A substantial amount of research has been published demonstrating the impact of unconscious bias in various arenas and how bias may be contributing to disparities in various industries.
Here’s what we know:
- Unconscious biases develop at an early age: biases emerge during middle childhood and appear to develop across childhood (Dore, 2014).
- Unconscious biases have real world effects on behavior (Dasgupta, 2004).
- Unconscious biases are malleable, that is, one can take steps to minimize the impact of unconscious bias (Dasgupta, 2013; Dasgupta & Greenwald, 2013).
So what is it and exactly how does it work?
Our brains are hard wired to rapidly categorise people instinctively, and we use the most obvious and visible categories to do this: age, body weight, physical attractiveness, skin colour, gender and disability. But we use many other less visible dimensions such as; accent, social background, sexual orientation, nationality, religion, education, and even job title or organisational department. These categories automatically assign a whole suite of unconscious characteristics, good and bad, to anyone categorised as being from that group. They are automatic and unconscious biases over which we have little control, and they influence everyone, no matter how unbiased we think we may be.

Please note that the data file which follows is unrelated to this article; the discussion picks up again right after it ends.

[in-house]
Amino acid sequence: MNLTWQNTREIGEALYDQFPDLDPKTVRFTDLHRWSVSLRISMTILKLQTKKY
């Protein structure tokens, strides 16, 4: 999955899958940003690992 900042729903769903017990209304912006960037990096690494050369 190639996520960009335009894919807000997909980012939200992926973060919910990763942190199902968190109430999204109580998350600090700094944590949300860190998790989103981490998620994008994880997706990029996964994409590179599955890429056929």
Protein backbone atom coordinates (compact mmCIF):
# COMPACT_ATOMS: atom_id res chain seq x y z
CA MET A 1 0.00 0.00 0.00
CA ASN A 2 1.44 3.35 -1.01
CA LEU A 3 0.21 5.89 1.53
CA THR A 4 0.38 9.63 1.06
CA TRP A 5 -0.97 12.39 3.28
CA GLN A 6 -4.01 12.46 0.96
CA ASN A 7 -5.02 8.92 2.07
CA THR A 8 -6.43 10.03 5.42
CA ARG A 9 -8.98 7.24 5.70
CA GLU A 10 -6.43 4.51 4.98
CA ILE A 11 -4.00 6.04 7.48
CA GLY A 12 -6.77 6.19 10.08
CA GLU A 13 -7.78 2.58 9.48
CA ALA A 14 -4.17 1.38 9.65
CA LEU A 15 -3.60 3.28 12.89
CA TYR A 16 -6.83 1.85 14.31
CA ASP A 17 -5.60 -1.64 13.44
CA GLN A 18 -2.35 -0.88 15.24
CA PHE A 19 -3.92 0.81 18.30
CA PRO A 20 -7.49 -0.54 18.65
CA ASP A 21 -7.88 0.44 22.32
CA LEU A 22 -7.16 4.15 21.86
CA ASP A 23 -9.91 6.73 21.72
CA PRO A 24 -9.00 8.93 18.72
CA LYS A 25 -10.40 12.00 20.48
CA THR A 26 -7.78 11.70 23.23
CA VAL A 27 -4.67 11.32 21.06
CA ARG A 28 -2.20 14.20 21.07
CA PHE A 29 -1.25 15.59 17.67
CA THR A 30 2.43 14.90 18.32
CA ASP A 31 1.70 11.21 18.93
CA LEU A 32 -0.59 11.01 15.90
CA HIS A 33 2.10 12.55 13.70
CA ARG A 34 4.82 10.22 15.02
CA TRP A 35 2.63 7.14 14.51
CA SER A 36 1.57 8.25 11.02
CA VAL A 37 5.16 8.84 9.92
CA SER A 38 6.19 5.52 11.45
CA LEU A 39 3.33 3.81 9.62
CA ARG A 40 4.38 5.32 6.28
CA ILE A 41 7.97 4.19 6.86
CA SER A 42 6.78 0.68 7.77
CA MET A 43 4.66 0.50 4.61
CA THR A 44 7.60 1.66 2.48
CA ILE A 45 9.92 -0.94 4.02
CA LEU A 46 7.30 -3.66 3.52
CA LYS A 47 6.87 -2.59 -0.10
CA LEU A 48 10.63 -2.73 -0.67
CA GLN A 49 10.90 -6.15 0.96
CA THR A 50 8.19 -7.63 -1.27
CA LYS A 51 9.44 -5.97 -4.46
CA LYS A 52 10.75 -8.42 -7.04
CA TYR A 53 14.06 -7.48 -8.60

So, your background, personal experiences, societal stereotypes and cultural context can have an impact on your decisions and actions without you realising. Implicit or unconscious bias happens by our brains making incredibly quick judgments and assessments of people and situations without us realising. We may not even be aware of these views and opinions, or be aware of their full impact and implications.
This universal tendency toward unconscious bias exists because bias is rooted in the brain. Scientists have determined that bias is found in the same region of the brain (the amygdala) associated with fear and threat. But bias is also found in other areas of the brain. Stereotyping, a form of bias, is associated with the temporal and frontal lobes. The left temporal lobe of the brain stores general information about people and objects and is the storage place for social stereotypes. The frontal cortex is associated with forming impressions of others, empathy, and reasoning (Henneman, 2014).
In other words, our brain evolved to mentally group things together to help make sense of the world. The brain categorizes all the information it is bombarded with and tags that information with general descriptions it can quickly sort information into. Bias occurs when those categories are tagged with labels like “good” or “bad” and are then applied to entire groups. Unconscious bias can also be caused by conditional learning. For example, if a person has a bad experience with someone they categorize as belonging to a particular group, they often associate that entire group with that bad experience (Venosa, 2015). We’ve most recently been seeing that with the notion that “all Muslims are terrorists.”